Doncaster Rovers were already 1-0 up in the 43rd minute at the DW Stadium on Tuesday when the 6’2” Bonjani Khumalo crossed the ball to the 6’7” Rob Jones. Jones headed the ball into the path of 6’1” Chris Brown who headed home. Soon after half time Khumalo saw his header strike the post. Then after Wigan’s last minute equalizer a header from 6’1” substitute Billy Painter hit the crossbar in time added on.
To be fair Doncaster’s football is not only about aerial power. Their first goal came from 5’9” striker Theo Robinson who turned and slotted the ball home in style. On the other hand when a team has a defence as tall as Doncaster’s they are less likely to concede headed goals from crosses or set pieces.Latics please take note.
Wigan Athletic’s tallest defender in that match was Leon Barnett, at 6’2’. Both Emmerson Boyce and James Perch are 5’11”, while Stephen Crainey is 5’9”. This is not to say that Wigan didn’t have tall players in their squad. Chris McCann is 6’1”, although not well known for his heading ability. Central strikers Grant Holt and Marc-Antoine Fortune are both 6’.
Surely the best way to unlock a defence like Doncaster’s is to run at them and not to loft the ball in the air. In order to do that Wigan need to win those 50-50 balls in midfield and use the ball intelligently. The central striker needs support from the flanks and the midfield.
It needs a lot of graft and hard work to overcome teams like Doncaster who can be uncompromising, well organized and industrious. An interesting statistic was that no Latics player received a card, while Doncaster got three yellows.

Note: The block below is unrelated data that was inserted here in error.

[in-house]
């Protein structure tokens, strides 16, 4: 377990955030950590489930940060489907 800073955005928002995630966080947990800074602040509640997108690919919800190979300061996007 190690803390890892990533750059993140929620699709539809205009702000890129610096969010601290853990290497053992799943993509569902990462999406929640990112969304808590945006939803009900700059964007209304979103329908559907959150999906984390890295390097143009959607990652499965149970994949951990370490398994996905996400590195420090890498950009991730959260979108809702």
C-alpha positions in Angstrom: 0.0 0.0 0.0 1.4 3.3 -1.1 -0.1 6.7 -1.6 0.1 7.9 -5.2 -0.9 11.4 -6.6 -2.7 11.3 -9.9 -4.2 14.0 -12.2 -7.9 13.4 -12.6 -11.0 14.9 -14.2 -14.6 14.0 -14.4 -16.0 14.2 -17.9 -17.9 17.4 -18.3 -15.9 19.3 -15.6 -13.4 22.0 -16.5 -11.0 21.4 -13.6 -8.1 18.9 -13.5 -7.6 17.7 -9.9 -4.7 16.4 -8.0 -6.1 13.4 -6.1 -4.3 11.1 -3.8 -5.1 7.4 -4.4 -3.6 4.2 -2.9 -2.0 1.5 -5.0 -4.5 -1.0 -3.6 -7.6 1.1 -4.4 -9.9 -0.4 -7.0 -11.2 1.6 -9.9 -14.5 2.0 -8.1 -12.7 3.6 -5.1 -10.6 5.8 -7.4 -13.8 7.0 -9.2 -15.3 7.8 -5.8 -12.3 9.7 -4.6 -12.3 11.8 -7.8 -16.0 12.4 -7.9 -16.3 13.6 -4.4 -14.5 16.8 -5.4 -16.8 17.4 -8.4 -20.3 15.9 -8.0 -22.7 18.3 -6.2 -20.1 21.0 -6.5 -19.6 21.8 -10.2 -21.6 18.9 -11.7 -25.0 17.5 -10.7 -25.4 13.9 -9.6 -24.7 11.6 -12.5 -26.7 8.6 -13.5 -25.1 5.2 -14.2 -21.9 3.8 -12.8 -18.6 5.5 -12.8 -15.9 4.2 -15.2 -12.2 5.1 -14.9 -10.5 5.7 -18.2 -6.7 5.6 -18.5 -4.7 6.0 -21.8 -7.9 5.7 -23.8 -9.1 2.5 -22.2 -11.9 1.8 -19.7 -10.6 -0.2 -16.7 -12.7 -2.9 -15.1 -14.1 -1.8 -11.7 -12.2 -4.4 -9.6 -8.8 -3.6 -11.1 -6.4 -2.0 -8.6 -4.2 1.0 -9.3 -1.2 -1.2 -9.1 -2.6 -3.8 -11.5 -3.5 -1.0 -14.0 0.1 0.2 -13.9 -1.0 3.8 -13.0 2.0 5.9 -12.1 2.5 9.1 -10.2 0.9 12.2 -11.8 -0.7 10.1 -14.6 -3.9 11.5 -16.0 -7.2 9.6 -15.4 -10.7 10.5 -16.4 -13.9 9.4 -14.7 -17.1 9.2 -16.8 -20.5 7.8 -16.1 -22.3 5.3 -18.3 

The Bournemouth and Doncaster games have given Wigan Athletic a wakeup call. Latics are in a period of transition and are struggling to find a consistent style of play. Ideally they should be able to switch from the possession-mode to the direct-mode as required, but this is still a work in progress.
In that final Premier League season the opposition had started to realize that the stylish football played by Roberto Martinez’s teams could be disrupted by “high pressing”, preventing them from stroking the ball around in their own half.
Championship teams will surely follow suit with Owen Coyle’s teams. When this happens Wigan are going to need more ‘off the ball’ movement from players further forward, allowing defenders to bypass the press. This is a different matter to what we have seen so far when defenders have too often put in hopeful punts which have been gratefully received by the opposition defence.
Not all teams in the Championship will pose an aerial threat like Doncaster and the understanding between Leon Barnett and James Perch in the centre of defence will surely grow as the season moves on. But there will be competition for defensive positions.
The Honduran, Juan Carlos Garcia, 6’2” , can play left back or centre back and is likely to be pushing for a place. The 6’4’ Thomas Royne and 6’2” Ivan Ramis remain on the injury list, but their aerial power is going to be useful once they get back to full fitness. If Gary Caldwell can fully recover from hip surgery he will be a real force at this level.
Let’s hope that the last two games have been a learning experience for Latics. The squad is laden with players with the quality to excel at Championship level, but they need to be physically and mentally tougher if they are to regularly beat teams like Doncaster.
The aerial threat of the opposition is minimised when you cut off their supply lines. Doing so requires hard work and commitment.
Only time will tell if this talented Latics squad has the steel to match its skill. The Middlesbrough game on Saturday will give Latics the opportunity to show that they can learn from adversity.